Hennessy Hammocks Supershelter: Field Tests

The Hennessy Hammock Supershelter contains three components: an Undercover, an Underpad, and the Overcover. The Undercover is a waterproof, windproof, Silnylon layer that provides another layer of material under the hammock protecting your back from the cooling effects of the wind (9.0 oz).  The Underpad is a foam pad (8.3 oz) that is sandwiched between the UnderCover and the Hammock, and the OverCover is a Silnylon layer that covers the no-seeum netting on top of the hammock (with the exception of a ventilation hole), blocking heat loss and providing another wind barrier.

I’ve tested the UnderCover and UnderPad on a number of long backpacking trips in Vermont and New York State over the past year in nighttime temperatures ranging from the mid-twenties to the mid-fifties (F), but I can’t say that I’m completely satisfied with them. I just received the OverCover from Hennessy and will be testing it when temperatures drop in a few months.

The UnderCover, like the Hennessy Hammock itself, has a birth canal style opening that you poke your head through to enter the hammock. To install it, you loop it under the Hammock and thread the Hammock ridgeline through its ends. There are elastic bands at the ends of the UnderCover that you then loop over the hooks attached to the ridgeline and adjust to tension it. The UnderPad shown in the picture below, is a foam pad that you roll up for storage in your pack. To install it, you unroll it between the UnderCover and the Hammock, again attaching elastic bands over the ridgeline hooks.  However, unlike the UnderCover, the UnderPad does not have a birth style channel making it very awkward to get in and out of the hammock.

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Henessy Hammock SuperShelter UnderPad Hammock Insulation

Hennessy claims you can just simply slide the pad out of the way to enter the hammock, but it is impossible to grasp it once you are inside without putting your hand right through the foam material, as shown in the picture above. Since you can’t reposition the pad, it stays under half of the hammock and you end up getting chilled at night.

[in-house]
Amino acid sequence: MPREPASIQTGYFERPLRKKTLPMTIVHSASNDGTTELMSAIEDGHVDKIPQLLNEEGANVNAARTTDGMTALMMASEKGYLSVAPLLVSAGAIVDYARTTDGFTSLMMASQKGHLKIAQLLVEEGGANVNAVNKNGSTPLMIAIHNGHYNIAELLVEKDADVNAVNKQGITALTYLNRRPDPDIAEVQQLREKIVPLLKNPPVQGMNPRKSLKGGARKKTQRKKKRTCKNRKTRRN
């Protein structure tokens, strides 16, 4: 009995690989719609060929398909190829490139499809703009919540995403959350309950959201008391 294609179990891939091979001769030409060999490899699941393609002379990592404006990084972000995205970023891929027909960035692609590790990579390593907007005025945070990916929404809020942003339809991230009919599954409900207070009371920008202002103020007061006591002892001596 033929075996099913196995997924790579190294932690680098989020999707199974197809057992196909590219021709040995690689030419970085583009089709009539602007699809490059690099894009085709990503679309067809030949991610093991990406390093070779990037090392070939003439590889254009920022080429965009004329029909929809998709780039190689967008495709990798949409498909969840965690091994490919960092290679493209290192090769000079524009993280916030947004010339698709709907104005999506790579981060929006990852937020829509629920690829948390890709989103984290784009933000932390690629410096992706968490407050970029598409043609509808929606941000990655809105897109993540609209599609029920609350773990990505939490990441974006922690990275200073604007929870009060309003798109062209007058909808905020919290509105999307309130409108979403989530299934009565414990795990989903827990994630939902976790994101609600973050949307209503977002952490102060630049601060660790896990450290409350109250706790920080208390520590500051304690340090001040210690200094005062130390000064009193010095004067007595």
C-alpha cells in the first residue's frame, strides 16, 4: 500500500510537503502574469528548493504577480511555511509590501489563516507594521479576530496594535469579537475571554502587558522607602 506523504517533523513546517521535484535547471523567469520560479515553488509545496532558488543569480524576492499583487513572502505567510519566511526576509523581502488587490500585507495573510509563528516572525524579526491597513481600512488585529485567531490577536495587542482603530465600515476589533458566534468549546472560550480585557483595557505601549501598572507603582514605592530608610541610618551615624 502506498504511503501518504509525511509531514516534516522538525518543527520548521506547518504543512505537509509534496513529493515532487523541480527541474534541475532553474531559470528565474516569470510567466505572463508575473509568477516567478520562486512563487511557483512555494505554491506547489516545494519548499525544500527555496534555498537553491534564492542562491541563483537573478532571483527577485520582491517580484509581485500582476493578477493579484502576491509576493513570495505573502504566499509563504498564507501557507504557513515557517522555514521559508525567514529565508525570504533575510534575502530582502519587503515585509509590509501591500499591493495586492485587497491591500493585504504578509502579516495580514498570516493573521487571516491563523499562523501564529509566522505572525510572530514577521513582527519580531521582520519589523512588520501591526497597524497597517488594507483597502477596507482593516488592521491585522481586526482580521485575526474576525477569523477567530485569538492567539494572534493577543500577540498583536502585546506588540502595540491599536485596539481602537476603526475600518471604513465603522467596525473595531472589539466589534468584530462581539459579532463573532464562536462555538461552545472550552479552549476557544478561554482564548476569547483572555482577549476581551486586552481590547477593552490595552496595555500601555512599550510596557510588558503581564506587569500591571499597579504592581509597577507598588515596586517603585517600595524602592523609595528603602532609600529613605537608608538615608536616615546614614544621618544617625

After much experimentation, I discovered a solution to this problem. I fold the UnderPad in half and position the upper half that is located above the birth channel split, between the UnderCover and the hammock, as intended. Getting in and out of the hammock at night to pee is easy and I don’t have to fumble with the position of the UnderPad when I get back in. The area under my legs remains uninsulated but my sleeping bag has enough insulation to keep me warm. In addition, I don’t tie-in the UnderPad to the UnderCover using the hammock side guy lines and it stays in place. I’ve found that using the guy line tie-outs is a major contributing factor to UnderCover and UnderPad misalignment and you are better off not using them at all.

This layout works well down to the mid-thirties, except that in the morning, there is a noticeable amount of condensation on the inside of the UnderCover and soaking the UnderPad that you need to let dry or towel down before you pack up for the day. In colder weather, I also slip a small pad that I carry under my sleeping bag inside the hammock and under my back if I need a little more insulation under my core.

The lack of a birth channel and these condensation issues make the UnderPad solution a sub-optimal solution in my opinion. I like the JRB Nest, a down filled under quilt with a birth channel split much better for insulation down to the high thirties. I have not layered an UnderCover below the Nest yet, but plan on trying this later in the year.

Disclosure: The author owns this product and purchased it using their own funds.

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